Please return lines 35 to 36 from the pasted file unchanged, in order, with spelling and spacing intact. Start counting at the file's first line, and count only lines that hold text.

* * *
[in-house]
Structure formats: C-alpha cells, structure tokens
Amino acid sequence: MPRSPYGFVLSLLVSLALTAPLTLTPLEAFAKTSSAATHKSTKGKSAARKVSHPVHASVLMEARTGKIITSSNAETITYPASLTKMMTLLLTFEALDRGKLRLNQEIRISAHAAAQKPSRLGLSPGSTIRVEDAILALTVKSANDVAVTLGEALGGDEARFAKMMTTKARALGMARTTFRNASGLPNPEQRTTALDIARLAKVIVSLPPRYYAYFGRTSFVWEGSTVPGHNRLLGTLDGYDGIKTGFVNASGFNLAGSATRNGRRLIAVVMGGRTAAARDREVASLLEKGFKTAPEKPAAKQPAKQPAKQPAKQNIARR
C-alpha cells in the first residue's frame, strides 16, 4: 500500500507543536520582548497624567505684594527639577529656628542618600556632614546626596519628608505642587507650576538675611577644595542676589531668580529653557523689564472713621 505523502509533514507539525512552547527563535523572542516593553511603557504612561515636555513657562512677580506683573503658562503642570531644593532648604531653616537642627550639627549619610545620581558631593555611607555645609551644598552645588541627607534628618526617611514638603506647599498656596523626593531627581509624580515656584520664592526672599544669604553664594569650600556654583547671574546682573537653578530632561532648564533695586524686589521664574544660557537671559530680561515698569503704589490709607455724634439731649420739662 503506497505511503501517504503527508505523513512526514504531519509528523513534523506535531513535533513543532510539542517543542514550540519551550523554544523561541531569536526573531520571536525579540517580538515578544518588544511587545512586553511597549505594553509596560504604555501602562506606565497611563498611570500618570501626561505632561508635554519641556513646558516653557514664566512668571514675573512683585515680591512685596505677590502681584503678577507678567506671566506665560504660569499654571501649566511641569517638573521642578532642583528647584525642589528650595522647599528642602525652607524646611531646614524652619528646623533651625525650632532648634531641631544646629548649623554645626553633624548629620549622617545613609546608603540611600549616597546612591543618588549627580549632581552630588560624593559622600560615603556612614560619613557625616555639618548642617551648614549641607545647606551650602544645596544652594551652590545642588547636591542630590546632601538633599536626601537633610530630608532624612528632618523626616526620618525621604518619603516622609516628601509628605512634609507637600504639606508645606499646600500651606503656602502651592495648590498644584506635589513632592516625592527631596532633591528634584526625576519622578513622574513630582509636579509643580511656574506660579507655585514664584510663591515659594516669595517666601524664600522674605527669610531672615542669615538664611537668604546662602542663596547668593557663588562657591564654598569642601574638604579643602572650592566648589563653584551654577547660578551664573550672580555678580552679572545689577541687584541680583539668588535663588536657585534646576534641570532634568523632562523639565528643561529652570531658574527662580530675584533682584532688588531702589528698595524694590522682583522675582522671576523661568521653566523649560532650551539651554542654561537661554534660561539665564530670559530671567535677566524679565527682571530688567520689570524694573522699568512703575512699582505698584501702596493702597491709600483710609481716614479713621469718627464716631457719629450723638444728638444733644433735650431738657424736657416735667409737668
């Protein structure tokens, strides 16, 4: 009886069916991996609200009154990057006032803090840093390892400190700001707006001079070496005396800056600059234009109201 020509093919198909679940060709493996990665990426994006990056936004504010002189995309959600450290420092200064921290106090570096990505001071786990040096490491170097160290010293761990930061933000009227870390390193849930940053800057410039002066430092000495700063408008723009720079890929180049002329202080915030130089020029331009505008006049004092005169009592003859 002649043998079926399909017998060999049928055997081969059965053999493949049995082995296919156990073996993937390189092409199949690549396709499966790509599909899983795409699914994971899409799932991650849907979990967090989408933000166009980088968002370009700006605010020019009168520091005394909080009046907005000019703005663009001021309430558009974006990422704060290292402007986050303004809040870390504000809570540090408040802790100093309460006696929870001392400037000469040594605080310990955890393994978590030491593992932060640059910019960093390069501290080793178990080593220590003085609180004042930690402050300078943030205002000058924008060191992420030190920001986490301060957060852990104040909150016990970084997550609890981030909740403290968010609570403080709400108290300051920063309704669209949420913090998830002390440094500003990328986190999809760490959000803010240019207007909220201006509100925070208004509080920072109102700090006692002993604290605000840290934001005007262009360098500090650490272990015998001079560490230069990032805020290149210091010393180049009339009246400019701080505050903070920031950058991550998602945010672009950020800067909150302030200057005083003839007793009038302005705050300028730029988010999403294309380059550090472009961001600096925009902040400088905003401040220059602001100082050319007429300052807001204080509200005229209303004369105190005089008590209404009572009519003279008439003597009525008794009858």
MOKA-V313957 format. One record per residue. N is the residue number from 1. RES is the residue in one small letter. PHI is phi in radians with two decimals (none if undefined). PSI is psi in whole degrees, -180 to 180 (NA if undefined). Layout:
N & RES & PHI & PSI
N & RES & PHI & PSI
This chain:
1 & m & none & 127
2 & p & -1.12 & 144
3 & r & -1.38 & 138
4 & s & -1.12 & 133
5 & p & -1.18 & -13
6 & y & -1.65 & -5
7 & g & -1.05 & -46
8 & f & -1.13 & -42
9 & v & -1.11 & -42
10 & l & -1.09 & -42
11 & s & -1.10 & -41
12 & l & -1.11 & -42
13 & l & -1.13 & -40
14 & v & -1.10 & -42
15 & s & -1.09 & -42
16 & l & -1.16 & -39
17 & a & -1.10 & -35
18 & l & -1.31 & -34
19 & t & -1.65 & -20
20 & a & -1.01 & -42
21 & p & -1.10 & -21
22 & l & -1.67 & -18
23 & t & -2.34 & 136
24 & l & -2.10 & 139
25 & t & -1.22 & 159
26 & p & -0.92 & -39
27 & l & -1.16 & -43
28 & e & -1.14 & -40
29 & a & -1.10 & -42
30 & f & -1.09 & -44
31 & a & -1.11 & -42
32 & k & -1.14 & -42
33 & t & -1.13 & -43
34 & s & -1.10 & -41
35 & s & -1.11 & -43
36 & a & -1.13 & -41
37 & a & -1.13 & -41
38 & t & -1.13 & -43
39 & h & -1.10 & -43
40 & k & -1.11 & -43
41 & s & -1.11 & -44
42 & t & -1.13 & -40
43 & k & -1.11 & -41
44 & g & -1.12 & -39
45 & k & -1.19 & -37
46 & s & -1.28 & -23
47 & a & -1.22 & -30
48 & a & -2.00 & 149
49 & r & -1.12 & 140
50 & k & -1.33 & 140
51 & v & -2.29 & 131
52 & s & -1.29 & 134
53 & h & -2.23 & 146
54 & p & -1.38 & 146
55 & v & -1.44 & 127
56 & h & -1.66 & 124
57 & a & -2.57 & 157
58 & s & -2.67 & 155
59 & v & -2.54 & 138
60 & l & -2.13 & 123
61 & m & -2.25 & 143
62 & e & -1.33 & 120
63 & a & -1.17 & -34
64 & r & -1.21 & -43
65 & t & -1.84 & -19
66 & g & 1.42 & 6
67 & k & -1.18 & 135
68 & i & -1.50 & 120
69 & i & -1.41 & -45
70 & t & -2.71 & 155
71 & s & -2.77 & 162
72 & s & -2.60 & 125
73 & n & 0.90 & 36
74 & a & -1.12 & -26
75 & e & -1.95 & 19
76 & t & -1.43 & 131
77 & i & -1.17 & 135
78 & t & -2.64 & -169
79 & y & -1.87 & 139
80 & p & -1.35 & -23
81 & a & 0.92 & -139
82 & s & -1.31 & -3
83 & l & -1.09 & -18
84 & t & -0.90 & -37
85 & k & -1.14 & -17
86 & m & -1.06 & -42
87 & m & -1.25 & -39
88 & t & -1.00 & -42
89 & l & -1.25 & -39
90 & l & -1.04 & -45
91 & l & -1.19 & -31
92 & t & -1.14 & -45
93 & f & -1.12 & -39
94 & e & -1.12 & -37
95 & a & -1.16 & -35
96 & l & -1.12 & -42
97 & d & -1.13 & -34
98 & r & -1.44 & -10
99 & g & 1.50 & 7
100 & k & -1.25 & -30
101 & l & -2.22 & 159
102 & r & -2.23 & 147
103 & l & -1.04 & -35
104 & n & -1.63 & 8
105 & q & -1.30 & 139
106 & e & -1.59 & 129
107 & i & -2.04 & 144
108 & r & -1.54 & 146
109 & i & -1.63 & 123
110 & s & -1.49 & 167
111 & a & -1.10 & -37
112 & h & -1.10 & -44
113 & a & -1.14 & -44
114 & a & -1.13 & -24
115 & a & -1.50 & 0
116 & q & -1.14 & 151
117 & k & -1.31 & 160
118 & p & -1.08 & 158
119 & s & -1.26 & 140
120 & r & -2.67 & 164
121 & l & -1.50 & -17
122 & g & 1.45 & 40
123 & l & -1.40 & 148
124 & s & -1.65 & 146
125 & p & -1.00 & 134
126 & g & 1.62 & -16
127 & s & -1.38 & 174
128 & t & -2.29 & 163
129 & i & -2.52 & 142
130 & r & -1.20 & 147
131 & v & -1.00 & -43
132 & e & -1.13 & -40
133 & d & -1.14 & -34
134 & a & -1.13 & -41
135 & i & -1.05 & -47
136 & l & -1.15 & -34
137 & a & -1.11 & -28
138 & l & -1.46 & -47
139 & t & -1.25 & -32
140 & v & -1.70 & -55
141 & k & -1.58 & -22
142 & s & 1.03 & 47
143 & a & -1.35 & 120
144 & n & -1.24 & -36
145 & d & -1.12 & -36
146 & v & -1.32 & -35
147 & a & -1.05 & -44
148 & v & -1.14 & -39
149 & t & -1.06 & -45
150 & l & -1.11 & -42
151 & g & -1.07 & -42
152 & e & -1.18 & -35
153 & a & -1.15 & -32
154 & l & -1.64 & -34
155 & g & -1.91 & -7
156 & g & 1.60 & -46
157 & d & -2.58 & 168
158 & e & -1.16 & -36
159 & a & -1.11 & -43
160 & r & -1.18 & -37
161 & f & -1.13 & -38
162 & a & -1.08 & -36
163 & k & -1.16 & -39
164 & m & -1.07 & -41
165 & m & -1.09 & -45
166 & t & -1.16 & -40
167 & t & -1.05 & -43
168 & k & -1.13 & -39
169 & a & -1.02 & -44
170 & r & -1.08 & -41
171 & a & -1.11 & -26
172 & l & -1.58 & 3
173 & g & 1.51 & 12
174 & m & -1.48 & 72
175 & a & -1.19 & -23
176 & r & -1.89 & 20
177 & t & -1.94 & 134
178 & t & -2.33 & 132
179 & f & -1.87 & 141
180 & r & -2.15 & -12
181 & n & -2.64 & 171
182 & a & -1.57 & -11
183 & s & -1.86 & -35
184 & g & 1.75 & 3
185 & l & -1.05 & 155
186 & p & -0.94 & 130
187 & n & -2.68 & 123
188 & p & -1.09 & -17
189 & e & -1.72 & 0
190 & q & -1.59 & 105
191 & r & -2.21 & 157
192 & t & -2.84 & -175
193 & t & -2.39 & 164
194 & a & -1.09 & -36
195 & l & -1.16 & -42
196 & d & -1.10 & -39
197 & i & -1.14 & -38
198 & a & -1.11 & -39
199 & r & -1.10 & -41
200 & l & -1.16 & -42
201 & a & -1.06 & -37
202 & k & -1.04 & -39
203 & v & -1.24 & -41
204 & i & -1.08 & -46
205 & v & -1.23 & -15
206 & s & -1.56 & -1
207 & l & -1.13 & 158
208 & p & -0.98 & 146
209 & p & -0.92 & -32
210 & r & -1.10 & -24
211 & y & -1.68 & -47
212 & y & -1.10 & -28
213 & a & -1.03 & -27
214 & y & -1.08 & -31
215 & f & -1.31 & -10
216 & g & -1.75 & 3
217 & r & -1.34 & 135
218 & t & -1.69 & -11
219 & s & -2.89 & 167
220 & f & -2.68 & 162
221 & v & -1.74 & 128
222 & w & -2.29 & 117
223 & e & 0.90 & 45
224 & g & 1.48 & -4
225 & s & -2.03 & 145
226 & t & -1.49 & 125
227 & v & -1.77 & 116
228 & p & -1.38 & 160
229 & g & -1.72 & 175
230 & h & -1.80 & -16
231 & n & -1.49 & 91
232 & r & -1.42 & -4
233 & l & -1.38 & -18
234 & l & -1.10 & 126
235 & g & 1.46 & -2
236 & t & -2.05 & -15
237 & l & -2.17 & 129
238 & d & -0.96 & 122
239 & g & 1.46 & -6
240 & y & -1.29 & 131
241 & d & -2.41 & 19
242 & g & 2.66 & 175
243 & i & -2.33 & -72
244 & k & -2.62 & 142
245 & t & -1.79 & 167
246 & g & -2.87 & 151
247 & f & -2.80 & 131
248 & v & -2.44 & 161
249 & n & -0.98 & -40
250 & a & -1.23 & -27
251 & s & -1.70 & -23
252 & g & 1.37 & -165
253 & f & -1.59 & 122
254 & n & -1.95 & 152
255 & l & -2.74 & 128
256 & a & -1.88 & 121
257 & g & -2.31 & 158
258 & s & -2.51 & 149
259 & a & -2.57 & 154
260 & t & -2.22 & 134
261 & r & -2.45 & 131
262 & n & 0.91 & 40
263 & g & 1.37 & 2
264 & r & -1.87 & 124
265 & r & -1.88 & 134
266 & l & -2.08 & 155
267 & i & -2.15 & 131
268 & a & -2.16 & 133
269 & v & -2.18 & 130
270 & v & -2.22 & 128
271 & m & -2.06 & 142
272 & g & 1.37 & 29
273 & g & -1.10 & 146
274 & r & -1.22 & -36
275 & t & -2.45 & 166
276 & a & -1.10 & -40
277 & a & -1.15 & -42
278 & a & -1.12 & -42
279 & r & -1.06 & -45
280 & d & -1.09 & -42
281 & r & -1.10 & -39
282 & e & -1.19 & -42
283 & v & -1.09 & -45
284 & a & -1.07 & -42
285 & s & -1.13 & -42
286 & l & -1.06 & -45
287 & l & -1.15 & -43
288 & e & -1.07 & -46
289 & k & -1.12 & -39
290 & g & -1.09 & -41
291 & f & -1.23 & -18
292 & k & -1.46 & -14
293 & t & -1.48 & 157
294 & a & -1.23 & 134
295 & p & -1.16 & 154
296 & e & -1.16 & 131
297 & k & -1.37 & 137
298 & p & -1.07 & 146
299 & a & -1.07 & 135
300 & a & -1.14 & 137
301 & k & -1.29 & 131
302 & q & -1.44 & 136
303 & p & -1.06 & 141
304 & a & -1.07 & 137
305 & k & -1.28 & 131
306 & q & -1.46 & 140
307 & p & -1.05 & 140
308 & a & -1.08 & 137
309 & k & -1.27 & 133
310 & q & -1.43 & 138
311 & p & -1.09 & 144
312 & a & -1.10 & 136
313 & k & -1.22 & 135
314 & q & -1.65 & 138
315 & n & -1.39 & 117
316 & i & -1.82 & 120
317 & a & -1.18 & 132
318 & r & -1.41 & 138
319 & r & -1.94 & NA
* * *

26 & p & -0.92 & -39
27 & l & -1.16 & -43